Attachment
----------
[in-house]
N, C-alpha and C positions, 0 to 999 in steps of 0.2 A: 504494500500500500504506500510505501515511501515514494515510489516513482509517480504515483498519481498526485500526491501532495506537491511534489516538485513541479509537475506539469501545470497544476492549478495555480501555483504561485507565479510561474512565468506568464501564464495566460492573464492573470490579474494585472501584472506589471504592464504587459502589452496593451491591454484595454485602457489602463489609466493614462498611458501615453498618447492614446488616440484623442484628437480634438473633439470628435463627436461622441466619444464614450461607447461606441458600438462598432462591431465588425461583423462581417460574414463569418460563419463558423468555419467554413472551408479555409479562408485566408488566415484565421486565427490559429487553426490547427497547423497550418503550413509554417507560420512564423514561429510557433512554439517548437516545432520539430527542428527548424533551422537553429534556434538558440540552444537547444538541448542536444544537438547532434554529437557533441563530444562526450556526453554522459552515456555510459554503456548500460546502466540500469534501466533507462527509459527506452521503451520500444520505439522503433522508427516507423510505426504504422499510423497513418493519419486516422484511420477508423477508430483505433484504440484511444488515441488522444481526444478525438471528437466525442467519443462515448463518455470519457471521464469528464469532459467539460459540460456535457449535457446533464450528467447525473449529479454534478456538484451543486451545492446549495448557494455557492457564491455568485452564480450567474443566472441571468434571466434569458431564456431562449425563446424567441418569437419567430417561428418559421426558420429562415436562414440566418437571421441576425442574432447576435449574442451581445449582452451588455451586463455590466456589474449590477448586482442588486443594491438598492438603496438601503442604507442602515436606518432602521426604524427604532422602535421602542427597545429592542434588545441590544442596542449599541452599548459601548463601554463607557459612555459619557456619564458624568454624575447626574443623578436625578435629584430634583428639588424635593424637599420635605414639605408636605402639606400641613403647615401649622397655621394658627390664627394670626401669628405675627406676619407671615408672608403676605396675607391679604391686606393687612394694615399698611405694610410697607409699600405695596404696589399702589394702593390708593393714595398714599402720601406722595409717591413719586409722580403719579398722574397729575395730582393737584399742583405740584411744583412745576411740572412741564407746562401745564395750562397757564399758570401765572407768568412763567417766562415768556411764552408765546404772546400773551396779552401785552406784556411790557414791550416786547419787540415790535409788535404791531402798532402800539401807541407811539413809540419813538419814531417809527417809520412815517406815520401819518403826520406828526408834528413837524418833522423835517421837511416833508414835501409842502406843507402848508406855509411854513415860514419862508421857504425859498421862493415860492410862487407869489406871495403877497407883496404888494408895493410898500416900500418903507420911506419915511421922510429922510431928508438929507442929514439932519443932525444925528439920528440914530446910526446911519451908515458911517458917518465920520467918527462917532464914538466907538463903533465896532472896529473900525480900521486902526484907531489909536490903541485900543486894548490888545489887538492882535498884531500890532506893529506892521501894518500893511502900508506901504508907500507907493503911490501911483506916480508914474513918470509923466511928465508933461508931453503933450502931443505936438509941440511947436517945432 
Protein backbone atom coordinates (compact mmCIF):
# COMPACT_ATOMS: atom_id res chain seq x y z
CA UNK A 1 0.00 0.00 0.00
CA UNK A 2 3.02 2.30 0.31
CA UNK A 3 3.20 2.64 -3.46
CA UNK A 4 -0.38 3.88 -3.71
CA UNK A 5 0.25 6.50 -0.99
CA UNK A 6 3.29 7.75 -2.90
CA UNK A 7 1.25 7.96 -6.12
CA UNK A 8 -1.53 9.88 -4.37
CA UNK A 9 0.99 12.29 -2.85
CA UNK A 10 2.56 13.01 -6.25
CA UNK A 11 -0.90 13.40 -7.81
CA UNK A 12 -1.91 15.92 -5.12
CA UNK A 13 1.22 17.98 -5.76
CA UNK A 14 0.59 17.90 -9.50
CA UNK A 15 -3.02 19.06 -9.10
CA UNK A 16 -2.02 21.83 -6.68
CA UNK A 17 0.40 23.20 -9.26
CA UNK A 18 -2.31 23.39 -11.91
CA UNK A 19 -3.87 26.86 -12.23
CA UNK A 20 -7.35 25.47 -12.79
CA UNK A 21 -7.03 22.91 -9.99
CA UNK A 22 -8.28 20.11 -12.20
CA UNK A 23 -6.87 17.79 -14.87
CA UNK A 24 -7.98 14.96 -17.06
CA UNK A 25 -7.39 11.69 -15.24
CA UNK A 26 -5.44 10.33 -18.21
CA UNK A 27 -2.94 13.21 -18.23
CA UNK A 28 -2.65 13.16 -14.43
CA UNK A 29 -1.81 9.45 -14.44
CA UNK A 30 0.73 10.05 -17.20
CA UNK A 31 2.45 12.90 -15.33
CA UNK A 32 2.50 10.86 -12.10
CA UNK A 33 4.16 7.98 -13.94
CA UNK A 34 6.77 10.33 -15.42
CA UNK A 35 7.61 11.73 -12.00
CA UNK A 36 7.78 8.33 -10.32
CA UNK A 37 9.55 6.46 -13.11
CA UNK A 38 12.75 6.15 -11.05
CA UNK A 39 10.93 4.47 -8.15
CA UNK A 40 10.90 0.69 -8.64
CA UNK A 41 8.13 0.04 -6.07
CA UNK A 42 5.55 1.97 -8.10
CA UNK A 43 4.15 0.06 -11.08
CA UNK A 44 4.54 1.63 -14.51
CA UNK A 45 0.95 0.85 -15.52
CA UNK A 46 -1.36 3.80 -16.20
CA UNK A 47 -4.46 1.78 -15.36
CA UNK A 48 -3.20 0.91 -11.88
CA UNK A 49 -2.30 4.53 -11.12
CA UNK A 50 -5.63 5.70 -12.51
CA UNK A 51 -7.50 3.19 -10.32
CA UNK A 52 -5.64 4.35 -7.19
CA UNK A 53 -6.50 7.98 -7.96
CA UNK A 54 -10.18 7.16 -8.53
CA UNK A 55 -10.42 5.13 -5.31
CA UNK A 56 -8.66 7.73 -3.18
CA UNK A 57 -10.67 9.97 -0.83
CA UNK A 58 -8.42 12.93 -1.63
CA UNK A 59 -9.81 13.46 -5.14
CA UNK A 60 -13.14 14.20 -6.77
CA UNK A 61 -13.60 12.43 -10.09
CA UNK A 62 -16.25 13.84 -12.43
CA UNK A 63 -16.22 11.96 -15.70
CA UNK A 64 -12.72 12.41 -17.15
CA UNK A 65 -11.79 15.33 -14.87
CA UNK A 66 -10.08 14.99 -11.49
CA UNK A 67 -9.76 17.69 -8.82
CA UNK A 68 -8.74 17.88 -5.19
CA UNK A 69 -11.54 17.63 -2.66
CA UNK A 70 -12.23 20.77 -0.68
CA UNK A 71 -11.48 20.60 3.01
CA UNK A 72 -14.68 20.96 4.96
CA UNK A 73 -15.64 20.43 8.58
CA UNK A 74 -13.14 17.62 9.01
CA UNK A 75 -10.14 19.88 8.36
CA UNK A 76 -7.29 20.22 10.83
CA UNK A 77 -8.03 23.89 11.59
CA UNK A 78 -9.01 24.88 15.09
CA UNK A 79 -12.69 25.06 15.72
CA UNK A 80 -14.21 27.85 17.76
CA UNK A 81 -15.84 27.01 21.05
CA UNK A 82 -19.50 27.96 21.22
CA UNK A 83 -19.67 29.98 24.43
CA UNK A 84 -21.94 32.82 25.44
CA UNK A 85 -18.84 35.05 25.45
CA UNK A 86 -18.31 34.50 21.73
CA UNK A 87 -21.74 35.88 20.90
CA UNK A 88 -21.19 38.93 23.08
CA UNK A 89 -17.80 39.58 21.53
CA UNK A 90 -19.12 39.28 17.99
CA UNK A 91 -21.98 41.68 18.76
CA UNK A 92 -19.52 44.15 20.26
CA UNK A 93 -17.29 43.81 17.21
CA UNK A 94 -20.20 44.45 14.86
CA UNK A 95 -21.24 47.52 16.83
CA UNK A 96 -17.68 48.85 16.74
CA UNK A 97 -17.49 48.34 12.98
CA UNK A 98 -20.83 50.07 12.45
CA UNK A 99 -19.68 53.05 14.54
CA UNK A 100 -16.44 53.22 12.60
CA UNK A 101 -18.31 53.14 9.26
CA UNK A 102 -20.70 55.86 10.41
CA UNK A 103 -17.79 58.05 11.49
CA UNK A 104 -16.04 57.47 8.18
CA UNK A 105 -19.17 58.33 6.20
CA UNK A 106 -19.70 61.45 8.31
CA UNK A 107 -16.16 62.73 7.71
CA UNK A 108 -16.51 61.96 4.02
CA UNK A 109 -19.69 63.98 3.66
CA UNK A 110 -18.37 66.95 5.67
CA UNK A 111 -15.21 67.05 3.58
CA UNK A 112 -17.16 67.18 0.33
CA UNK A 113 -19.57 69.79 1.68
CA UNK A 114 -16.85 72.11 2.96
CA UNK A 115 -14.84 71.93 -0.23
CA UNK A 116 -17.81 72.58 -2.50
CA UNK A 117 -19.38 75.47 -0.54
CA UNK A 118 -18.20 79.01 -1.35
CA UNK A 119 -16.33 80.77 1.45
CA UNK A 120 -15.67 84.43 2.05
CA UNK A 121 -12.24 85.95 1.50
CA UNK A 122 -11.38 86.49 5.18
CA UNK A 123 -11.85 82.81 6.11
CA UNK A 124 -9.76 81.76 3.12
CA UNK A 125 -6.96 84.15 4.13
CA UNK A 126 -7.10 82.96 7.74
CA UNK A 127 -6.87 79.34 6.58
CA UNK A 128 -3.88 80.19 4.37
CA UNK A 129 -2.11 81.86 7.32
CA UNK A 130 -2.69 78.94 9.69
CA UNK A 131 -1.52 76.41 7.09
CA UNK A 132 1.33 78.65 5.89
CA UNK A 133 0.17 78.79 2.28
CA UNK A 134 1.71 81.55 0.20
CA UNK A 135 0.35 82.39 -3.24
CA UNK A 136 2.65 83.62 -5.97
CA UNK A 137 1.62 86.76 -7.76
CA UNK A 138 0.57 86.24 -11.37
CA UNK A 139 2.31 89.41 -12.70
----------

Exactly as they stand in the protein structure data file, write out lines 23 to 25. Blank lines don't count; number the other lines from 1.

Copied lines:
CA UNK A 19 -3.87 26.86 -12.23
CA UNK A 20 -7.35 25.47 -12.79
CA UNK A 21 -7.03 22.91 -9.99